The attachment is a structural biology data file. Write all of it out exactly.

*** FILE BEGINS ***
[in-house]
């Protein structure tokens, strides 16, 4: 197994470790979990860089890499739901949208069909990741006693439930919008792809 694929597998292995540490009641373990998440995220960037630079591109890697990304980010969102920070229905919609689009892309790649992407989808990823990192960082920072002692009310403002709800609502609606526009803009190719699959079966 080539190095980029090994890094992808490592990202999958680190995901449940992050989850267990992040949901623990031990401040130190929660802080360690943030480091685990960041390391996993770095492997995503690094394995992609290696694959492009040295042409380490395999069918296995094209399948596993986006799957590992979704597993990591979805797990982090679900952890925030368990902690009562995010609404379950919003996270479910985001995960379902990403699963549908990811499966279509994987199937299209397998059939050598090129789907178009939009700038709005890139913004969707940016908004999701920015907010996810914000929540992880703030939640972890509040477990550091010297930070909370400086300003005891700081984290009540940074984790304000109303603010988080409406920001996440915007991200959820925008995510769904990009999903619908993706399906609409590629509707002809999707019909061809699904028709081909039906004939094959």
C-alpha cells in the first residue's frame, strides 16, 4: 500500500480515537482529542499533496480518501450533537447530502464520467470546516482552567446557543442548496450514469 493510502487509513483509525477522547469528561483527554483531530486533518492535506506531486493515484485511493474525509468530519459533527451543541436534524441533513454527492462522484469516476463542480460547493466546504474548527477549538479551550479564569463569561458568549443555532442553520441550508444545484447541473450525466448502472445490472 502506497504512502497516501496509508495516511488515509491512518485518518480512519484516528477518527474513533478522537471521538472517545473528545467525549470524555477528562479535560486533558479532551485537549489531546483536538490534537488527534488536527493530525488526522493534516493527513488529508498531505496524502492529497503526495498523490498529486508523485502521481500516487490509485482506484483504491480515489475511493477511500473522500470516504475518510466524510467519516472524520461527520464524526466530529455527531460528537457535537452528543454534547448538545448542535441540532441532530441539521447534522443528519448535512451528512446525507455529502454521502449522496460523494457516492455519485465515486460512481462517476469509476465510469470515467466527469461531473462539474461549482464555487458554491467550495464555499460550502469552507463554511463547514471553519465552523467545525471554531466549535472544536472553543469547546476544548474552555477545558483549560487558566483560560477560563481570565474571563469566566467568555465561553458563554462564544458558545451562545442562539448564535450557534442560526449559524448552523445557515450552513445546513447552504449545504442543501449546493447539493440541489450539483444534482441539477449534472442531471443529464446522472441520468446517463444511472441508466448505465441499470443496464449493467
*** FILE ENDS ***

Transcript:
[in-house]
């Protein structure tokens, strides 16, 4: 197994470790979990860089890499739901949208069909990741006693439930919008792809 694929597998292995540490009641373990998440995220960037630079591109890697990304980010969102920070229905919609689009892309790649992407989808990823990192960082920072002692009310403002709800609502609606526009803009190719699959079966 080539190095980029090994890094992808490592990202999958680190995901449940992050989850267990992040949901623990031990401040130190929660802080360690943030480091685990960041390391996993770095492997995503690094394995992609290696694959492009040295042409380490395999069918296995094209399948596993986006799957590992979704597993990591979805797990982090679900952890925030368990902690009562995010609404379950919003996270479910985001995960379902990403699963549908990811499966279509994987199937299209397998059939050598090129789907178009939009700038709005890139913004969707940016908004999701920015907010996810914000929540992880703030939640972890509040477990550091010297930070909370400086300003005891700081984290009540940074984790304000109303603010988080409406920001996440915007991200959820925008995510769904990009999903619908993706399906609409590629509707002809999707019909061809699904028709081909039906004939094959």
C-alpha cells in the first residue's frame, strides 16, 4: 500500500480515537482529542499533496480518501450533537447530502464520467470546516482552567446557543442548496450514469 493510502487509513483509525477522547469528561483527554483531530486533518492535506506531486493515484485511493474525509468530519459533527451543541436534524441533513454527492462522484469516476463542480460547493466546504474548527477549538479551550479564569463569561458568549443555532442553520441550508444545484447541473450525466448502472445490472 502506497504512502497516501496509508495516511488515509491512518485518518480512519484516528477518527474513533478522537471521538472517545473528545467525549470524555477528562479535560486533558479532551485537549489531546483536538490534537488527534488536527493530525488526522493534516493527513488529508498531505496524502492529497503526495498523490498529486508523485502521481500516487490509485482506484483504491480515489475511493477511500473522500470516504475518510466524510467519516472524520461527520464524526466530529455527531460528537457535537452528543454534547448538545448542535441540532441532530441539521447534522443528519448535512451528512446525507455529502454521502449522496460523494457516492455519485465515486460512481462517476469509476465510469470515467466527469461531473462539474461549482464555487458554491467550495464555499460550502469552507463554511463547514471553519465552523467545525471554531466549535472544536472553543469547546476544548474552555477545558483549560487558566483560560477560563481570565474571563469566566467568555465561553458563554462564544458558545451562545442562539448564535450557534442560526449559524448552523445557515450552513445546513447552504449545504442543501449546493447539493440541489450539483444534482441539477449534472442531471443529464446522472441520468446517463444511472441508466448505465441499470443496464449493467